inscriptions.1 The Karanikas mentioned in some records2 were not different from the
Some lower castes like Sūtradhāra occasionally find a mention in our records.3 Of
the untouchables, the Mōchī or shoe-maker is mentioned in a late record.4 Dēvapāla
who belonged to this caste was a religious-minded person. He was rich enough to construct a temple of Narayana at Khalvatika, modern Khalari in the Raipur District.
Women were honoured and treated with respect. Polygamy was in vogue. Kings
generally maintained a large seraglio. From inscriptions as well as from literature5 We know
that Yuvarājadeva I married a large number of princesses from different countries.
Gāńgēyadēva is said to have had as many as a hundred wives.6. The custom of the sati was
in vogue. If the description in the Khairhā and Jabalpur plates is correct, all the hundred
wives of Gāngēyadeva immolated themselves on his funeral pyre near the banyan tree at
Prayaga. Another instance of the Sati is recorded in the Shēorinārāyan inscription of K.
919. When the prince Ulhanadēva died fighting with Jayasimha of Tripuri, his three
queens died as Satis.7 The inscription describes vividly the grief which the people felt on
that occasion. Such self-immolation was, however, not obligatory on women. Those who
did not subject themselves to it led a restrained and pious life. We know of some queens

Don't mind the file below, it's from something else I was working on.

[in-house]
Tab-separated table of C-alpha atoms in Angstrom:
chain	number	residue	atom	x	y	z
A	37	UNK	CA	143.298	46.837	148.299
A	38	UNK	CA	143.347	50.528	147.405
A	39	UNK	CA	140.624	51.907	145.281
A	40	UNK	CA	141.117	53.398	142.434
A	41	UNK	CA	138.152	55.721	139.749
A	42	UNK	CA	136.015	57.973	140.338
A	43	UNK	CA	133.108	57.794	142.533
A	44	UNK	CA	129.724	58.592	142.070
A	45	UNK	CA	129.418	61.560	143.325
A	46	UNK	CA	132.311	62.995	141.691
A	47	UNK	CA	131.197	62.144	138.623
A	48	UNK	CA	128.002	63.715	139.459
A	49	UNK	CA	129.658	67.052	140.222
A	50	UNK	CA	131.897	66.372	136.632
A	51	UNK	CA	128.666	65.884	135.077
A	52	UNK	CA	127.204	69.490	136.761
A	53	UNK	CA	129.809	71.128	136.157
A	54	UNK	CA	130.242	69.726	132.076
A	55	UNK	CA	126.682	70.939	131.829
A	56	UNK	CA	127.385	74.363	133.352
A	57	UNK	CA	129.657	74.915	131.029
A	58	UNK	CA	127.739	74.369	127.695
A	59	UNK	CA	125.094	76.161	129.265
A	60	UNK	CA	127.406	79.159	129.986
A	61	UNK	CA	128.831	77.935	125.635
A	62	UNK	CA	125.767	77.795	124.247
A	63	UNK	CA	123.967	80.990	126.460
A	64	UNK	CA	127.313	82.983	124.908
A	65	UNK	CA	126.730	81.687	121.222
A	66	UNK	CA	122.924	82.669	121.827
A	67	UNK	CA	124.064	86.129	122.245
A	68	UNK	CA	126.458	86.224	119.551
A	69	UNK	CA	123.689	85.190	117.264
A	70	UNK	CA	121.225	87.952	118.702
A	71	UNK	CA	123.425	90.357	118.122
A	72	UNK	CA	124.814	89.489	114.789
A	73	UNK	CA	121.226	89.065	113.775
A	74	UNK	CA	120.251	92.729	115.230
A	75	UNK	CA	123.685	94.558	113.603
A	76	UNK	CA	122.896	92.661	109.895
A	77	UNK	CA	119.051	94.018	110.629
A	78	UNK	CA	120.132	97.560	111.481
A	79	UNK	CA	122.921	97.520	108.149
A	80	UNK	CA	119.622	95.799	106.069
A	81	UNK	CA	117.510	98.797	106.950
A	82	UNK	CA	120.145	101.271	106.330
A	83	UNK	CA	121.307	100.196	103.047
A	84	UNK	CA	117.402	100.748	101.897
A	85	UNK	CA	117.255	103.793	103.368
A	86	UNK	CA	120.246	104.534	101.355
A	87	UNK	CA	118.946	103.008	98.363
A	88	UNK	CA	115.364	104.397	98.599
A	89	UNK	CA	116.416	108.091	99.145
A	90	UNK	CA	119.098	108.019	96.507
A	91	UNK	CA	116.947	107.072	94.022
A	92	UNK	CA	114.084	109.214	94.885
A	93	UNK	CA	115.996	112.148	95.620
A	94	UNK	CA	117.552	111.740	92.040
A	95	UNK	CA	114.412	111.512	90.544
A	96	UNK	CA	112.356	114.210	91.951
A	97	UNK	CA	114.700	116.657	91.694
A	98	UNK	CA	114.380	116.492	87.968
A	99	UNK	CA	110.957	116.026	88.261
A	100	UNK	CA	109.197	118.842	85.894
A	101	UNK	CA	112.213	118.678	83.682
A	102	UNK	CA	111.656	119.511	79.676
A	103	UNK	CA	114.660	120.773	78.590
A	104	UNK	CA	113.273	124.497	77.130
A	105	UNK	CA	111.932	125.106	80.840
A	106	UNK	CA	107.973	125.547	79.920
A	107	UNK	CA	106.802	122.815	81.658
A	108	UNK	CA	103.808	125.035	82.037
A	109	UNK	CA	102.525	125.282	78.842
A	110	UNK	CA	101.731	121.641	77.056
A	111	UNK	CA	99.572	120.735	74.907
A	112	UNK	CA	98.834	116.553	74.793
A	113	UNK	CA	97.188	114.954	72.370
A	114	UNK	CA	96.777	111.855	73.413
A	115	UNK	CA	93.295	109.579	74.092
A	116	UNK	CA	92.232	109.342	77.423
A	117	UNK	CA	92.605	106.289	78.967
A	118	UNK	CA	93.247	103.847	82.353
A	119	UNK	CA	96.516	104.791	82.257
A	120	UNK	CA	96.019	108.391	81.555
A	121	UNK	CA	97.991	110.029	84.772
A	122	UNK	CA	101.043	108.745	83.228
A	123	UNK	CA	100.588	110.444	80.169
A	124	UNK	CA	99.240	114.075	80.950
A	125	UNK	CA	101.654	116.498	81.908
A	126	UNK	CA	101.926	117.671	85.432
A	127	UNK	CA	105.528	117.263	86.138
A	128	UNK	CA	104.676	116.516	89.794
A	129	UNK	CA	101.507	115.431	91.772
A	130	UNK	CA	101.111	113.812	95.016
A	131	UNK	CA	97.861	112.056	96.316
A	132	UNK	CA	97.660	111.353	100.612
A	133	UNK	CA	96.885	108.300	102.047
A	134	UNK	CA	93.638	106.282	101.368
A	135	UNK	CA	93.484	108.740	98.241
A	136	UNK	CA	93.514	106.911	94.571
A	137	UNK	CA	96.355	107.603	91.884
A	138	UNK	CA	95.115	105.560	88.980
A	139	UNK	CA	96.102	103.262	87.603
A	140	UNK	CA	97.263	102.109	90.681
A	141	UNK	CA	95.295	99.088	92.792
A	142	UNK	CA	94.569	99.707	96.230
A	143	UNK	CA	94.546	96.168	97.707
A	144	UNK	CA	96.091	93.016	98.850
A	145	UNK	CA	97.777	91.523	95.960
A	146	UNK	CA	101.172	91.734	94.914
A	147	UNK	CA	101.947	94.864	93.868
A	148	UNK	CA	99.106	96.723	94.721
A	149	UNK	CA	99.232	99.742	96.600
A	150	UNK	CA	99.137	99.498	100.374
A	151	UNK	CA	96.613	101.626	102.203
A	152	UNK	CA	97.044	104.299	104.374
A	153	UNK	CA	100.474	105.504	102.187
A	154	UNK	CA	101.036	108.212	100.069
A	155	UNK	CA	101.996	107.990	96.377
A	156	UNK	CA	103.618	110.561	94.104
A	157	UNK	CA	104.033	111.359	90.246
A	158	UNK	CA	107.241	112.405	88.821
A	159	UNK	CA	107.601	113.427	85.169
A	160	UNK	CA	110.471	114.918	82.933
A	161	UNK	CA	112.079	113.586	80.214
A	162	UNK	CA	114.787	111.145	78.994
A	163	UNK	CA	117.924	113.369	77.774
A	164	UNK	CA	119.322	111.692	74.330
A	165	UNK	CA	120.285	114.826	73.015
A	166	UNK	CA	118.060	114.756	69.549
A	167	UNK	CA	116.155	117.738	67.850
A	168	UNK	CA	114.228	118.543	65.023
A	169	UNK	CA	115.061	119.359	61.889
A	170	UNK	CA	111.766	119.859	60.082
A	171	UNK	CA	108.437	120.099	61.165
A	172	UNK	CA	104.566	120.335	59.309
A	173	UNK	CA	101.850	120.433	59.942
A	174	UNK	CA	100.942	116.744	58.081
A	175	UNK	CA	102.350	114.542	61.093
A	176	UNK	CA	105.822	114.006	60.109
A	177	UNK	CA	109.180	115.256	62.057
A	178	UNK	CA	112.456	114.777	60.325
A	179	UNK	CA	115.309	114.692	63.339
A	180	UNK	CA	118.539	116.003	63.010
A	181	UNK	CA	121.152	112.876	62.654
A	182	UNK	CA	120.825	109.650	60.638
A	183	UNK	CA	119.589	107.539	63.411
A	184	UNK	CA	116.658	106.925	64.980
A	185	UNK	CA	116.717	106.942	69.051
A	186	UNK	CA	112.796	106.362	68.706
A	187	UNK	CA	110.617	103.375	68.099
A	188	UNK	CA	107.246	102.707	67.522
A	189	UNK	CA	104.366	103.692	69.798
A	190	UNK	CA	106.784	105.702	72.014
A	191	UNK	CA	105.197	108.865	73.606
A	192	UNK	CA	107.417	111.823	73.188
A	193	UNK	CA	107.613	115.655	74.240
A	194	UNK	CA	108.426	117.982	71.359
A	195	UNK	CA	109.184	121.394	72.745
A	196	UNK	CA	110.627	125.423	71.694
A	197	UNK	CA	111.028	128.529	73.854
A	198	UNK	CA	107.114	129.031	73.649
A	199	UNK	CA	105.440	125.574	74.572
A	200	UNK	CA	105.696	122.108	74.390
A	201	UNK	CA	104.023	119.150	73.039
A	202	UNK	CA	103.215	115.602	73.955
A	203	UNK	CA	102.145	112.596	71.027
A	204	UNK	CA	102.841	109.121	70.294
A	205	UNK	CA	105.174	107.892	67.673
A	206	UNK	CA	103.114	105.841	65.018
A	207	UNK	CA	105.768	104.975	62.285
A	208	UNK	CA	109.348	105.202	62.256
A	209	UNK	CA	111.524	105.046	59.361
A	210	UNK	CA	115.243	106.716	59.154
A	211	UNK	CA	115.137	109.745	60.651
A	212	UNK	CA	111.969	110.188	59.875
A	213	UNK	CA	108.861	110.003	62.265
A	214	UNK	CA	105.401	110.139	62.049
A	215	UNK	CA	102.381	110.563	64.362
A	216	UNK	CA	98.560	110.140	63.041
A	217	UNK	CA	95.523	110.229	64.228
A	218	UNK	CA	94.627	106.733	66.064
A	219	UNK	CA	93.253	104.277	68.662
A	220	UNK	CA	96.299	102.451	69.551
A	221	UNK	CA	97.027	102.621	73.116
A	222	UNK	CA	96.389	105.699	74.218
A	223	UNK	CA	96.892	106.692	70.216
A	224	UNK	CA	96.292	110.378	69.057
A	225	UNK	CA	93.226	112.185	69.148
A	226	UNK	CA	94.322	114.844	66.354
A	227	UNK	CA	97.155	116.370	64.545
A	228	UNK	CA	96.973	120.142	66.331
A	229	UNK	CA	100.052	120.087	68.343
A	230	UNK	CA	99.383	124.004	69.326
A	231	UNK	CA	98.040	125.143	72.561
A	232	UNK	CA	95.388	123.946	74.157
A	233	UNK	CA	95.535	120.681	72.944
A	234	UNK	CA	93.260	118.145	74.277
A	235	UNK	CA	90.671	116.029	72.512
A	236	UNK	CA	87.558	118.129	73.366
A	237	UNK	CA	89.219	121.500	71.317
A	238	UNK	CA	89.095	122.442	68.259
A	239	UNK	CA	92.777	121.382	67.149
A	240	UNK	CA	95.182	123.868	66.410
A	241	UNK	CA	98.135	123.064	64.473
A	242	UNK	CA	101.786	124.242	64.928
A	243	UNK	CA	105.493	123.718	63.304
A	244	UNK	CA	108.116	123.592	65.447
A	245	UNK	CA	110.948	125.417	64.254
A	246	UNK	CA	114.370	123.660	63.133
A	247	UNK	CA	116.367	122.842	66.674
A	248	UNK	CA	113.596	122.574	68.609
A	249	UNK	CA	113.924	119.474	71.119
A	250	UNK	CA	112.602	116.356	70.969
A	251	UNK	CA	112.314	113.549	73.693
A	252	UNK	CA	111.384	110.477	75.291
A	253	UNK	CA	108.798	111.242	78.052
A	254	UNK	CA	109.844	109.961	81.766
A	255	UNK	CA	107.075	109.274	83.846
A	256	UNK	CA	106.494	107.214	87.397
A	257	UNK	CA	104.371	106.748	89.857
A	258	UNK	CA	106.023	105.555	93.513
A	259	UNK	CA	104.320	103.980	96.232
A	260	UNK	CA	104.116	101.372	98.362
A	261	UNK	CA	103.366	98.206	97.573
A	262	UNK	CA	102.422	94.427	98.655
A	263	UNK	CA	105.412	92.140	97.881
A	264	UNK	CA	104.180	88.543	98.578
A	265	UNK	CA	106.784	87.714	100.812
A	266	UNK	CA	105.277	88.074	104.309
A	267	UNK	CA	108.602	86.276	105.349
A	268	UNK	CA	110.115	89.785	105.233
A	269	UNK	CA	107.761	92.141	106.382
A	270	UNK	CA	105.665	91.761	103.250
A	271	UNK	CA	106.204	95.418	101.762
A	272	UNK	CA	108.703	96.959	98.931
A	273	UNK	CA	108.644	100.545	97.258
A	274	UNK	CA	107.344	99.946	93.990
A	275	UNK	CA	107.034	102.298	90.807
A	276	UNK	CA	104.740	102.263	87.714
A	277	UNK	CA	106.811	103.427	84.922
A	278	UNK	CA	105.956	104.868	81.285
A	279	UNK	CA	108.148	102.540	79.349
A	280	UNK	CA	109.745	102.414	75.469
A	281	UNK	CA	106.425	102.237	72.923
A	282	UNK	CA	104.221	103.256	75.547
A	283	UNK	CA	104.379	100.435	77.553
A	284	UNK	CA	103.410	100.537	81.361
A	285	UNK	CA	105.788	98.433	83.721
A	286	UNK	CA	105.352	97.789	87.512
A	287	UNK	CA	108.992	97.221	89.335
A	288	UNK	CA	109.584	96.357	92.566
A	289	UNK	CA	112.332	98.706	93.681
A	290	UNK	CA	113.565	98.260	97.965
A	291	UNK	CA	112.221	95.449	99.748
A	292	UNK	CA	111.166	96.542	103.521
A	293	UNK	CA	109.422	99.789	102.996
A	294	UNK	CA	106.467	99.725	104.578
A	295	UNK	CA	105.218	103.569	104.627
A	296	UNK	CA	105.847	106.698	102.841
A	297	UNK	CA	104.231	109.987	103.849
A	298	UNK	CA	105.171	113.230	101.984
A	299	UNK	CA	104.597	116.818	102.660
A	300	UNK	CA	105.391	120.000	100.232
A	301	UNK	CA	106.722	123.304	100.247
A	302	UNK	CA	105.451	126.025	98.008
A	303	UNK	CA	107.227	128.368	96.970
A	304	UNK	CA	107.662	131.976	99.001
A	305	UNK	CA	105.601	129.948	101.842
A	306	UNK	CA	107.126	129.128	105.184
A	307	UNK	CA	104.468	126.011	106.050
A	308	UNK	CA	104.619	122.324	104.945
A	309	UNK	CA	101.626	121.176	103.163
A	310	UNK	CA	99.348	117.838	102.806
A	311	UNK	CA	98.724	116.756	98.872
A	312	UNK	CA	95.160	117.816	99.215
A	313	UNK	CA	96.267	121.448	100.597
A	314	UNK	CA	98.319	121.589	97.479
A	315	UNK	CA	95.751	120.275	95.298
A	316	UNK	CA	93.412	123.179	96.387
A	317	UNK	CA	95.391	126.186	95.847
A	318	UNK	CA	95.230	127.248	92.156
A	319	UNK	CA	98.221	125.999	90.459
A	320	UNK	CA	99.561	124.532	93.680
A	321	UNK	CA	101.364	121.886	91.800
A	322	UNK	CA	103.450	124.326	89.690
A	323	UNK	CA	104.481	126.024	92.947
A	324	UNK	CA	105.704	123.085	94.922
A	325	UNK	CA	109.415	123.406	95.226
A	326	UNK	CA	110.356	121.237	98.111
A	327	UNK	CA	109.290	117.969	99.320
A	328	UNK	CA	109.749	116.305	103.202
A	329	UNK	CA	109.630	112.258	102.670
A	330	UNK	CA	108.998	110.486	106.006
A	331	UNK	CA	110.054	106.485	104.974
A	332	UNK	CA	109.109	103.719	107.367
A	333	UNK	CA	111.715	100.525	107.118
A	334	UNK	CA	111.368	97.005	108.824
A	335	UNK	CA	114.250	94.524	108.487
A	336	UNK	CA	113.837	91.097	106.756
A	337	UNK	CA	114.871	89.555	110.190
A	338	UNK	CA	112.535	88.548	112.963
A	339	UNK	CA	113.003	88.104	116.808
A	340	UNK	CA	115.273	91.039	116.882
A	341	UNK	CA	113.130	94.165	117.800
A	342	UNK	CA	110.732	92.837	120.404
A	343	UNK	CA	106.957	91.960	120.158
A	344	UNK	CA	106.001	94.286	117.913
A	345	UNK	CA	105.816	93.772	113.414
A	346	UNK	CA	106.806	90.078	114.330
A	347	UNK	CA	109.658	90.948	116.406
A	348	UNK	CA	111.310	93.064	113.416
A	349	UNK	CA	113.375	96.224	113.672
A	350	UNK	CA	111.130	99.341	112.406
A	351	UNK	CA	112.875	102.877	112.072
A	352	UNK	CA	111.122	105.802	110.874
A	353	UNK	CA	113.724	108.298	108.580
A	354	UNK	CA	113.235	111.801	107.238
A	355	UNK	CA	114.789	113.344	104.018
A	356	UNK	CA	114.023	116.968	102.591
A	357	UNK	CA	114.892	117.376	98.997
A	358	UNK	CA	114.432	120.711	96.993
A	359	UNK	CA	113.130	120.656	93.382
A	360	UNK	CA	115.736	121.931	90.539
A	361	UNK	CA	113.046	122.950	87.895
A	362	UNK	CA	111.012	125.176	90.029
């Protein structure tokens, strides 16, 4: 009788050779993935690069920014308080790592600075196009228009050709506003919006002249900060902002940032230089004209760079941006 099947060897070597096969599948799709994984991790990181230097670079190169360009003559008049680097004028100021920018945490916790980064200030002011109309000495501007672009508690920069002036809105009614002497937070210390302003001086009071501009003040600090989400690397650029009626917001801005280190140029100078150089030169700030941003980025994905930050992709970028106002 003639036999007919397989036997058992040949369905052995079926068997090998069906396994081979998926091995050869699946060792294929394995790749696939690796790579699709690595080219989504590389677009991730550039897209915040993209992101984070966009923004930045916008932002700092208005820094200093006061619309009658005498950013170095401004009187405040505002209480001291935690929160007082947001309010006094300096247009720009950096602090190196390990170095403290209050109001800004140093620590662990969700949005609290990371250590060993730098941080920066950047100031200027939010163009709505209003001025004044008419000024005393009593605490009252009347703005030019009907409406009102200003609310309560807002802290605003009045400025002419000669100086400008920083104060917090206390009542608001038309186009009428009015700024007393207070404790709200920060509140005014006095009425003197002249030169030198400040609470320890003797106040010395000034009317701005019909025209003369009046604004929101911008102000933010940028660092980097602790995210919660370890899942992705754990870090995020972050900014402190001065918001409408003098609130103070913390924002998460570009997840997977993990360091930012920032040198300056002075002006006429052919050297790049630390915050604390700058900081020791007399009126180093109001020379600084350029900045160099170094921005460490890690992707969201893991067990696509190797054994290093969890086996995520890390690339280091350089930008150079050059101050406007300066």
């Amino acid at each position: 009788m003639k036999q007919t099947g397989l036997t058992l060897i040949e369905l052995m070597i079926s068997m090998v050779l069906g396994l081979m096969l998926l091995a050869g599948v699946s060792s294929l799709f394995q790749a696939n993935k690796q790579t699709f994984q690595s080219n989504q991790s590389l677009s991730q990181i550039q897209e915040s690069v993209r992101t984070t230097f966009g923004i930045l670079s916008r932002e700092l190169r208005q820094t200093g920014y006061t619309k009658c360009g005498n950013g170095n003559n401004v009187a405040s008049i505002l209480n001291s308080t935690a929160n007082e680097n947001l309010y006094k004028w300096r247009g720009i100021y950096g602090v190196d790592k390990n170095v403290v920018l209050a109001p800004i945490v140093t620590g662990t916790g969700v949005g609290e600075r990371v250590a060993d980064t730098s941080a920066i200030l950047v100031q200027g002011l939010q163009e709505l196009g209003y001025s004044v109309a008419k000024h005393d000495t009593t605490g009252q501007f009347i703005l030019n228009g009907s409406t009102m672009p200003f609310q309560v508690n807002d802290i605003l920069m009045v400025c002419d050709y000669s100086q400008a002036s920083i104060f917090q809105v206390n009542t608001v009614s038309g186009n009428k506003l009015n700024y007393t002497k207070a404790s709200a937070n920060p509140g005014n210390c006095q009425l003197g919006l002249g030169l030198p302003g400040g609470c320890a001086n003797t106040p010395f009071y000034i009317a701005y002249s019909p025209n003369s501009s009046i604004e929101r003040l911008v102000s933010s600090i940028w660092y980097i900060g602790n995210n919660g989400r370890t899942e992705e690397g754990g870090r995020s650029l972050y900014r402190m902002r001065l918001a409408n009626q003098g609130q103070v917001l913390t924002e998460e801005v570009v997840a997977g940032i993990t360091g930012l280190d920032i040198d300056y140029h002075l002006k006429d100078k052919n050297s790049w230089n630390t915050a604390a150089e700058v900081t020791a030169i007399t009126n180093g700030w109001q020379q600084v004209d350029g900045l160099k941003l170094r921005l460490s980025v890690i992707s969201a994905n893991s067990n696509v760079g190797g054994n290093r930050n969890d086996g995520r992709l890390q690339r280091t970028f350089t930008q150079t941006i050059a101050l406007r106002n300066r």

who survived their husbands and helped their sons with advice in the administration of the
State. The dowager queens Alhanadevi and Gōsaladēvi are notable instances of this type
mentioned in our records.811
That the joint family system was in vogue appears clear from the numbers of realatives
mentioned in commemorative prasastis, The Ratanpur inscription dated V. 1207, for instance, mentions, besides the Kayastha Ratnasimha, his wife, one son, two daughters-in-law,
two grandsons, one grand-daughter and two other persons whose realation to him is not stated
explicitly.9 Another instance is that of Purushōttama, the Sarvādhikārin of Ratnadēva II.
He lived to a good old age. His four sons, all of whom distinguished themselves in state craft, continued to live with him.10 On the other hand, we have an instance of the division
of even state property. Sarvadeva, the brother or Prithvīdēva I, we are told, obtained, as
a share of patrimony, the territory round sonthiva, where he later established himself.
such partitions were, however, rare.
In India from very ancient times trade and commerce have been carried on through
guilds(srenis). The first inscription included in this Volume mentions four guilds, viz.,
those of potters, makers of hydraulic engines, and oil-millers, and one more whose name is
lost. These guilds acted also as banks and received deposits of money, on which they stipulated to paya certain amount of interest in perpetuity. Piois persons deposited money
1Kirtidhara, his son Vatsarāja and grandson Dharmarāja who wrote several grants of the Kalachuris
of Ratanpur belonged to the Vastavya famliy and were evidently kāyasthas.
2No. 45, 1. 33; No. 50, 1.49.
3No..64 1. 26;No. 105, 1.20 etc
4No. 108, 1. 10.
5See above p. lxxvii
6No. 56, 11. 10-11; No. 57, 1. 10
7No. 98, 1. 20.
8No. 60, 1. 23 and No. 69, 1. 1.
9No. 93, 11. 10 ff.
10No. 90, 1. 20